At Save the Children, staff and volunteers aren’t always different people. Here, two supporters who have moved between the two talk about their journey.
STAFF TO VOLUNTEER: Su
‘After a career in retail I moved into the voluntary sector at 50, as a community fundraising manager with Save the Children. That was definitely the most worthwhile time in my working life… until now.
It’s true what they say: I find that in retirement I’m even busier than when I was working, BUT the time and energy I donate to Save the Children is really rewarding. Having been a staff member, I know what the money we raise can achieve, how costs are kept to a minimum and how volunteers are valued.
The volunteers I worked with as a member of staff brought a wealth of experience to Save the Children; they were doctors, diplomats, teachers, chefs, farmers, gardeners and many more. They showed great initiative when it came to new and exciting fundraising ideas, and we organised golf tournaments and gymkhanas, walks and concerts, cookbooks, feasts and all kinds of other events and items – there was something for every occasion. I learned so much from them and now I have an opportunity to put what they taught me into practice. You could boil it down to this: “Do what you enjoy and make fundraising FUN”.’
VOLUNTEER TO STAFF: Hilary
‘I began volunteering with Save the Children at a Mary Portas Living and Giving pop-up shop in Westfield Shopping Centre in June 2009. At the time I was job-hunting and volunteering with a number of charities, and I was keen to see how the charity and fashion worlds would work together at Westfield.
Despite my lack of retail experience, the Save the Children staff encouraged me to get involved and learn about all areas: I was made to feel like there were no limitations to the help I could give. I instantly felt valued and needed. The positivity and enthusiasm of the Save the Children staff was also clear, which led me to offer to volunteer at Head Office. Within weeks, I was working with Community Giving, taking part in a variety of tasks, from mail merges to Christmas card distribution (in July!), data cleansing and sourcing raffle prizes. It struck me what a vibrant, ambitious and friendly organisation Save the Children is, and I felt privileged to be a part of it.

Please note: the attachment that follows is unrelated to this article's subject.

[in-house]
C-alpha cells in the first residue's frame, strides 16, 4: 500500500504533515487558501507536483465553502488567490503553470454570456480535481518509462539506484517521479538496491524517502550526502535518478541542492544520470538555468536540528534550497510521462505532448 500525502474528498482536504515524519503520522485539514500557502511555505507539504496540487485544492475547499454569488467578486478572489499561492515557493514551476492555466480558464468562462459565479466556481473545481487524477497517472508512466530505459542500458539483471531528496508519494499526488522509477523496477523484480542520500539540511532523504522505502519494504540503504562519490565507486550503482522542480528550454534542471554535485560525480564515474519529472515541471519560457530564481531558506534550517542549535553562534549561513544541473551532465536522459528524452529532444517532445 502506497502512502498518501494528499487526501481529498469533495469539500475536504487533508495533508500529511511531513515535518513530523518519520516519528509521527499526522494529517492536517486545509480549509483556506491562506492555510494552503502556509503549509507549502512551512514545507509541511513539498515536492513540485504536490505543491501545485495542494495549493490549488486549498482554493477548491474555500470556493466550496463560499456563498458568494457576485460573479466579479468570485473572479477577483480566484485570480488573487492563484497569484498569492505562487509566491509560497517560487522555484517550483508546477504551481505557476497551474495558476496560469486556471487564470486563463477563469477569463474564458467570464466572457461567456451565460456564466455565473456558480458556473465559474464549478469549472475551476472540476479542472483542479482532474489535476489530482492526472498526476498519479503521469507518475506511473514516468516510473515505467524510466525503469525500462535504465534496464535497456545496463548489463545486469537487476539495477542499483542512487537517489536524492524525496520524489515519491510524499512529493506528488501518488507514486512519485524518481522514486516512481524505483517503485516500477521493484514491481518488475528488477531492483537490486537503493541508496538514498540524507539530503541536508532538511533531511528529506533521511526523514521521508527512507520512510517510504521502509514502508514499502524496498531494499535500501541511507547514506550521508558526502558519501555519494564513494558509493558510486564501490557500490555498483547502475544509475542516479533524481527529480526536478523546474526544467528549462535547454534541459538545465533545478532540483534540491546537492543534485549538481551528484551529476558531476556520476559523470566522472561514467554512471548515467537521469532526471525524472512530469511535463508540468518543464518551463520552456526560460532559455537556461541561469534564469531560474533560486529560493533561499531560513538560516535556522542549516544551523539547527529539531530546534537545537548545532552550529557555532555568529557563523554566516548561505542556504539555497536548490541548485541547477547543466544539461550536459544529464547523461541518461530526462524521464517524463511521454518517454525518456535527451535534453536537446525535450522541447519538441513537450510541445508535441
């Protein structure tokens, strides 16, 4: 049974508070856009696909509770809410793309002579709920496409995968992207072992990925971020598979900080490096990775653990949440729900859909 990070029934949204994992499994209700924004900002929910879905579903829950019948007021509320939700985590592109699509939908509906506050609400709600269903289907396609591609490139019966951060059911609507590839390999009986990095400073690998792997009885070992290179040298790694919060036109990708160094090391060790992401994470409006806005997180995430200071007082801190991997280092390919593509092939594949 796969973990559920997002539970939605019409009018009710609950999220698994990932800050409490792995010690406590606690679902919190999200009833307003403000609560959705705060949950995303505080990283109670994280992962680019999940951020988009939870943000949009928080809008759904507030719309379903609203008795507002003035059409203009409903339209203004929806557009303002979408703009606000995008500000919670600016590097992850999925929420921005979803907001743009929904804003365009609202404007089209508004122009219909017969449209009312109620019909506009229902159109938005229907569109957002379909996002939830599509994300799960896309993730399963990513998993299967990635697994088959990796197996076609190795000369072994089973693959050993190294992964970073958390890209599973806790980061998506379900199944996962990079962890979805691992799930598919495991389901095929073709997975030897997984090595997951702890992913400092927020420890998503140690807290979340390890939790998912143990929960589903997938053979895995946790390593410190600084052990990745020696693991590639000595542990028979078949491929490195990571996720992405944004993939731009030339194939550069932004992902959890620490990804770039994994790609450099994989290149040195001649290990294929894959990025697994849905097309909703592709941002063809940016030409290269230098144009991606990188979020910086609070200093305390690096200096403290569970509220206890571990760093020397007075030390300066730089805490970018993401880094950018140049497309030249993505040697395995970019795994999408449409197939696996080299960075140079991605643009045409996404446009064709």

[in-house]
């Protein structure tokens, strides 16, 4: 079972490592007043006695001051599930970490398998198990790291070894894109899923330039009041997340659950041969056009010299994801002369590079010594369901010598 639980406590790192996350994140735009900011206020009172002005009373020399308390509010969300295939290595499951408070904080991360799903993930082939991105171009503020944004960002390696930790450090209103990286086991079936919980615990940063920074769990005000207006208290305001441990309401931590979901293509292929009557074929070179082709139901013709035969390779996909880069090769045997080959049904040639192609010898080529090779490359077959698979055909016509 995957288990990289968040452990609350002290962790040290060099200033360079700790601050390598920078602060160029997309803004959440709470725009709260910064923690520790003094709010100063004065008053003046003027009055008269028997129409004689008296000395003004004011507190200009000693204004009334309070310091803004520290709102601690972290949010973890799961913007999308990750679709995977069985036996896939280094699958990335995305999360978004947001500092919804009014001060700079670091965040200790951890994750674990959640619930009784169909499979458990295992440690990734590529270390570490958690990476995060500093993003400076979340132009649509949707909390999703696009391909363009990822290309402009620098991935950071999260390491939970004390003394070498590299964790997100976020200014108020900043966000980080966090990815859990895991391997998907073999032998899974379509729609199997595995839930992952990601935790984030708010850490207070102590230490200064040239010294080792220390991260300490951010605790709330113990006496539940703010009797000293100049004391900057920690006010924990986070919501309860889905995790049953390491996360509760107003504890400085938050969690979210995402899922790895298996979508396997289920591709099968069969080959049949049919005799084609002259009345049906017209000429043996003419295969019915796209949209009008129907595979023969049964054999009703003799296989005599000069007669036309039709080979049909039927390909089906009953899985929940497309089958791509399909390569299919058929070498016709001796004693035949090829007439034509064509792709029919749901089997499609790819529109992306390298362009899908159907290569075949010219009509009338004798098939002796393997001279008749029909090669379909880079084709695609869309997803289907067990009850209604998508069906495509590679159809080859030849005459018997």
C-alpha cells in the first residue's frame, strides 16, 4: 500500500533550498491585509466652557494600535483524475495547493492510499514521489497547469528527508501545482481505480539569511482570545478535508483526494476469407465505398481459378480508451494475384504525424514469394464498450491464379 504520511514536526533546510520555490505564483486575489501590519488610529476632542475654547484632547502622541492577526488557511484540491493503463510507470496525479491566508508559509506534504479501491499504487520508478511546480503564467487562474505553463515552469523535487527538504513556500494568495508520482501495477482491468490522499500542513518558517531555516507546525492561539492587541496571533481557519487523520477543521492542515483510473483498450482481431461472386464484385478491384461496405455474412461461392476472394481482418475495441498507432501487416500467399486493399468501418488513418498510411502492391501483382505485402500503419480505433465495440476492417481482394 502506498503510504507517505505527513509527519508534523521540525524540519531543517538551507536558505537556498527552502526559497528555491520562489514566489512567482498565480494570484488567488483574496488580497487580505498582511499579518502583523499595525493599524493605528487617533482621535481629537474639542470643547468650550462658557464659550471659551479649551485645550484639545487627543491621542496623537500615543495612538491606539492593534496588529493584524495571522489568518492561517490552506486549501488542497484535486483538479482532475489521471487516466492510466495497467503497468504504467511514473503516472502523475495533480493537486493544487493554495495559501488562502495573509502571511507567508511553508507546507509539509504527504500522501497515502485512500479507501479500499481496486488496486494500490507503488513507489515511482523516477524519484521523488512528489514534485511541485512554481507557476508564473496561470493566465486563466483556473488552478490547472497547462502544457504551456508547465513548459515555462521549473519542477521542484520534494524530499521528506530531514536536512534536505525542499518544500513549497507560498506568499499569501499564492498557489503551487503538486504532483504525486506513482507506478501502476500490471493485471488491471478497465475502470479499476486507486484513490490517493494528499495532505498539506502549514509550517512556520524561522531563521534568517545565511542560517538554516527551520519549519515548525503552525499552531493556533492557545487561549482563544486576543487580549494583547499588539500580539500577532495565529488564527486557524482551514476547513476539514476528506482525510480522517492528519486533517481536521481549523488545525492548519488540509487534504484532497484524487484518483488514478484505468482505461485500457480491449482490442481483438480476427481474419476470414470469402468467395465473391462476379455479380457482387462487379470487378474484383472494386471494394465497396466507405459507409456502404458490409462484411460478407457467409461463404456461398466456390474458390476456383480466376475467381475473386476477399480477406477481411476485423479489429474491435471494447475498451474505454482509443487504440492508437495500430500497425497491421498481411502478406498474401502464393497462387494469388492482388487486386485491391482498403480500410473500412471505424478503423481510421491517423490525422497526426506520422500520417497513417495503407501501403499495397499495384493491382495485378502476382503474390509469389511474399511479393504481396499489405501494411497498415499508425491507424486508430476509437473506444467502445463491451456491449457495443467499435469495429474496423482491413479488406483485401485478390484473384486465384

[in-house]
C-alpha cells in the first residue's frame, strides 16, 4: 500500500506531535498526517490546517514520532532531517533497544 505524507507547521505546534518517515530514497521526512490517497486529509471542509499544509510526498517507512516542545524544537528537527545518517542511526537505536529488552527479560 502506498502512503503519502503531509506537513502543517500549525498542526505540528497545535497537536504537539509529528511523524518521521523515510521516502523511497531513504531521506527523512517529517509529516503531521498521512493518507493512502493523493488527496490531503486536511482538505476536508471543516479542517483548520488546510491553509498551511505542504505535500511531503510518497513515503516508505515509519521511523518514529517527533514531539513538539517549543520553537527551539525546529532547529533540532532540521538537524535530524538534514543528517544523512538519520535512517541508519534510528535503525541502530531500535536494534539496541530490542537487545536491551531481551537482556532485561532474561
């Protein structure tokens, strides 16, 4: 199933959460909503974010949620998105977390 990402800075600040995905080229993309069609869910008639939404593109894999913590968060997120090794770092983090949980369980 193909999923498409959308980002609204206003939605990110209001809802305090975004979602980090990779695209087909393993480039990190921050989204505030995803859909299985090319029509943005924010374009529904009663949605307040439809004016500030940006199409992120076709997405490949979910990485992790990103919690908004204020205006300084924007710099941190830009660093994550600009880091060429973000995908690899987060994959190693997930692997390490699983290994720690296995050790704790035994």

After a few months, I was in the fortunate position of being offered a few weeks paid work in the Property Department. These ‘few weeks’ became a year, before a restructure of the Department, and a permanent job in the Property Dept became available, which is where I work now. I had volunteered with the aim of keeping busy and being useful whilst I was job hunting, and it was a bonus for it to lead to a paid job which I enjoy!
I look back on my volunteering with fondness, and still work with some of the colleagues I volunteered with four years ago. Since then, I have recruited a few volunteers and I always try to behave towards them in the same way I was treated – that is, to make them aware of the benefit of the tasks they undertake and make sure they feel a part of the organisation. Volunteering also opened my eyes to the range of opportunities on offer, and the different skills that Save the Children in particular require and value in their paid and non-paid colleagues.’